Nagasaki is connected to Fukuoka via the JR line. JR Line train tickets are significantly cheaper than tickets for Shinkansen because it travels at a slower speed.
We decided to take a day trip down to Nagasaki during our trip to Fukuoka. If it were spring/summer, we would have headed down to places with the famous public hotsprings but the weather was to frigid!
Fat Man, a mock-up of the atomic bomb that detonated in Nagasaki
Despite our hungry tums, we immediately set out for the Atomic Bomb Museum as soon as we reached Nagasaki in the mid-morning. I don’t know about you but for me, I never really pondered over why atomic bombs had to be used to end the war. Perhaps it was the thoughts of retribution that made it seem logical to me then; that dropping these atomic bombs were a necessary evil to achieve the greater good.
Long exhibits tracing the devestation in Nagasaki and the heroic endeavours of many Japanese
Visiting this museum provided me with a more holistic view of the whole situation. It recounted the experiences of many civilians who lost loved ones overnight. It was difficult to imagine the amount of heat released that killed so many ( bottles were found melted into a clump!) when the atomic bomb first landed. More suffered and were subsequently killed by the damaging radiation from the atomic bombs. Doctors were suddenly faced with numerous patients who suffered symptoms of vomitting and loss of hair- sign sof leukemia.
Lining round the spiral entrance to the exhibits is a single piece of paper that was folded into numerous origami cranes. These origami cranes (折鶴 orizuru in Japanese) symbolise peace- in this caseI suppose, peace to the world. There is a touching story of a young girl, a victim of the Hiroshima atomic bombing, who folded cranes in hopes that she will survive. She never finished folding the 1000 cranes she hoped to complete but her friends completed it for her leaving a wreath of 1000 cranes at her deathbed. Now, origami cranes folded with colorful origami paper strung together into wreaths can be found all over the Nagasaki Atomic Museum and also at the Peace Park.
Peace Statute located in Nagasaki Peace Park which is near the hypocentre of the explosion
Chirashi from 吉宗 Yossou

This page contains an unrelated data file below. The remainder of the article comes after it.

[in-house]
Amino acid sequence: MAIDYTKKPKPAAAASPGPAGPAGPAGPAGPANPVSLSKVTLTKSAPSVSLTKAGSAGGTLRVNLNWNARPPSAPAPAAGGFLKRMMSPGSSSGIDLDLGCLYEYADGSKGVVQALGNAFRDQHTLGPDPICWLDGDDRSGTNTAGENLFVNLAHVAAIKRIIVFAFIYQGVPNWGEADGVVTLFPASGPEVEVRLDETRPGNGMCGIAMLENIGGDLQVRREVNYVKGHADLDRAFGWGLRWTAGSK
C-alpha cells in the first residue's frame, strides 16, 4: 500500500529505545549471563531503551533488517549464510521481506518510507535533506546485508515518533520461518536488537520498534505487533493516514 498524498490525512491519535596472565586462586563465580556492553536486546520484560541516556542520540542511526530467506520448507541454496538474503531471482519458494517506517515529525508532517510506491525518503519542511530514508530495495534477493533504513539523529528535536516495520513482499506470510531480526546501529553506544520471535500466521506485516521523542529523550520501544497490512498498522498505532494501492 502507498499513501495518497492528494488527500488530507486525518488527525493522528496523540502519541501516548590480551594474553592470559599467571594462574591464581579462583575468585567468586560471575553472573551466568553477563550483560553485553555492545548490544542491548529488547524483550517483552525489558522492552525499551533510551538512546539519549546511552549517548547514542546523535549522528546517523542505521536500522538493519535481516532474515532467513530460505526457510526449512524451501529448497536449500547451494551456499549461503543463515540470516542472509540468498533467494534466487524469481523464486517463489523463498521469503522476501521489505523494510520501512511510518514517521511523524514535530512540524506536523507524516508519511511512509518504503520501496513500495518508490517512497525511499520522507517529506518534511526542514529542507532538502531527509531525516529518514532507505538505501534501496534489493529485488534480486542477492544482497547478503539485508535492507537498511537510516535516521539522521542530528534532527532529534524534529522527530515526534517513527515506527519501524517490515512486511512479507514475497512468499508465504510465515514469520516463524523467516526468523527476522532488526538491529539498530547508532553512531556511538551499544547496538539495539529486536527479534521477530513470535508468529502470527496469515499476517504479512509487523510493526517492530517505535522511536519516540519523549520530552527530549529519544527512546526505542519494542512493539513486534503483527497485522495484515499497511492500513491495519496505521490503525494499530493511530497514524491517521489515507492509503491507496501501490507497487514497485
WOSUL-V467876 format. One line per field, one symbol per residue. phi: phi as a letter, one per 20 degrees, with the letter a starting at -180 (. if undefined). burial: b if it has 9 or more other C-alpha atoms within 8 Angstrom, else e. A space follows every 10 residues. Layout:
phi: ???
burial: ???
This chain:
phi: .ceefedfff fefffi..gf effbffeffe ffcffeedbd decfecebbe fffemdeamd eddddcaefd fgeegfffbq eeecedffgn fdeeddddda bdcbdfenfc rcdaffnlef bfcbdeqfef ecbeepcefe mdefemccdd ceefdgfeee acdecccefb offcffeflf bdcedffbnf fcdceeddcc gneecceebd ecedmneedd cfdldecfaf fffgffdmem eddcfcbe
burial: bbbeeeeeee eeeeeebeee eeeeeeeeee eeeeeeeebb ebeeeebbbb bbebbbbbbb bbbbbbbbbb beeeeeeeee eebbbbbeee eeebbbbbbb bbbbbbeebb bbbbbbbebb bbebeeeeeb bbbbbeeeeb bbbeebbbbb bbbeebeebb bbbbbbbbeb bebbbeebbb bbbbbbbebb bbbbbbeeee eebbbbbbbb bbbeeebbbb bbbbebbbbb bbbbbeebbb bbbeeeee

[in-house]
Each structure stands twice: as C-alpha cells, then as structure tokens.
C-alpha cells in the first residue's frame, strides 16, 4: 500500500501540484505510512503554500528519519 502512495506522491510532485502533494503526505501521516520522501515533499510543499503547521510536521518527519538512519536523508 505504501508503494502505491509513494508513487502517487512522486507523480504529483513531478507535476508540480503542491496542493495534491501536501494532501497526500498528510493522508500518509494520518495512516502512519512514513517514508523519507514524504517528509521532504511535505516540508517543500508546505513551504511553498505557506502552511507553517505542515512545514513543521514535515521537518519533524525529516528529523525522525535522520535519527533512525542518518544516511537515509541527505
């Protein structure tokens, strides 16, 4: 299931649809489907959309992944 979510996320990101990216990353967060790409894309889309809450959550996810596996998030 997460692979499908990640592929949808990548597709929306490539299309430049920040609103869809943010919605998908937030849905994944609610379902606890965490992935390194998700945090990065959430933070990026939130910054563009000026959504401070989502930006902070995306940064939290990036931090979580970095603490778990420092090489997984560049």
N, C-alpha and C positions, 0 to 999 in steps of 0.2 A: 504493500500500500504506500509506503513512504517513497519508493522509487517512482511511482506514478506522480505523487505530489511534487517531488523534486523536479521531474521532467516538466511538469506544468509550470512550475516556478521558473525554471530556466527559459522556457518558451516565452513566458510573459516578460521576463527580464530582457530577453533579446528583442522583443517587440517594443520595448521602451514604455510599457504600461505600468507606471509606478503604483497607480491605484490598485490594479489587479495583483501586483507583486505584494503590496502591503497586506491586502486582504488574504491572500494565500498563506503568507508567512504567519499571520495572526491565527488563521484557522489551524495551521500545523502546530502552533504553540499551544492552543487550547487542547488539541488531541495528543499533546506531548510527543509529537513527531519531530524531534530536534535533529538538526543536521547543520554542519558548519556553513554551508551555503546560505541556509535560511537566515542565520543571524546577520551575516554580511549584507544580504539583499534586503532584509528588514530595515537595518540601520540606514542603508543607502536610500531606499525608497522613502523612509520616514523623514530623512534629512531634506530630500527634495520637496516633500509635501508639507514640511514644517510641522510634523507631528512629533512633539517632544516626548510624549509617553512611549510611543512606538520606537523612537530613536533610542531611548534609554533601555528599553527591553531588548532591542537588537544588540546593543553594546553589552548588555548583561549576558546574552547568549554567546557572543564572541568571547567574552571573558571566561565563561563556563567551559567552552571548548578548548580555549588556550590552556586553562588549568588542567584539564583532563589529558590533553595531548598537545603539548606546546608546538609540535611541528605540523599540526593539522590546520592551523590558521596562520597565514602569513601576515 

We took a taxi down to Yossou from the Peace Park. I thought the yellow stuff was some form of noodles but no, it was actually shredded omelette. I liked it because of all the mirin and sugar added into it, just like how tamago is just that this is drier like our usual omelette.
Doesn’t it look just like noodles? We were misled by its appearance at first xD
This looked exactly like our hokkien pork belly but it was sweeter- I’m guessing sugar, mirin and sake 😉 Chopstick-tender, this was a lovely side dish to everything else in the set.
And the chawanmushi here is by far the best we’ve tried. Soft with a pudding-like consistency, chock-full of ingredients like mushrooms, ginkos, prawns, eel etc. The stock used was so flavourful ❤
The place was never too crowded but always just full. Old folks, young kids and adults flocked in and out quickly as the kitchen served food promptly without wasting much time. Some come alone and some with families but everyone leaves with a smile on their face and full tummies 😀
Of course you can’t leave Nagasaki without trying their famous castella cakes (カステラ, Kasutera). I think Fukusaya serves the best castella cakes in town. Here you see the original flavour, honey, which you can also buy from Fukuoka airport. The brown boxes you see in the background contain the chocolate flavour which I didn’t see in the airport.
Castella is made without any oils at all. It’s amazing how they managed to get such a smooth and perfectly browned top and a fluffy crumb. It looked just like a gold bar when we opened it!
At a grocery stall: now you know exactly who grew your vegetables!
I would have loved to spend more time in such a historical place but time was of the essence so we had to bid the sleepy town goodbye.
but before we left… we did some last minute shopping at the train station itself 😀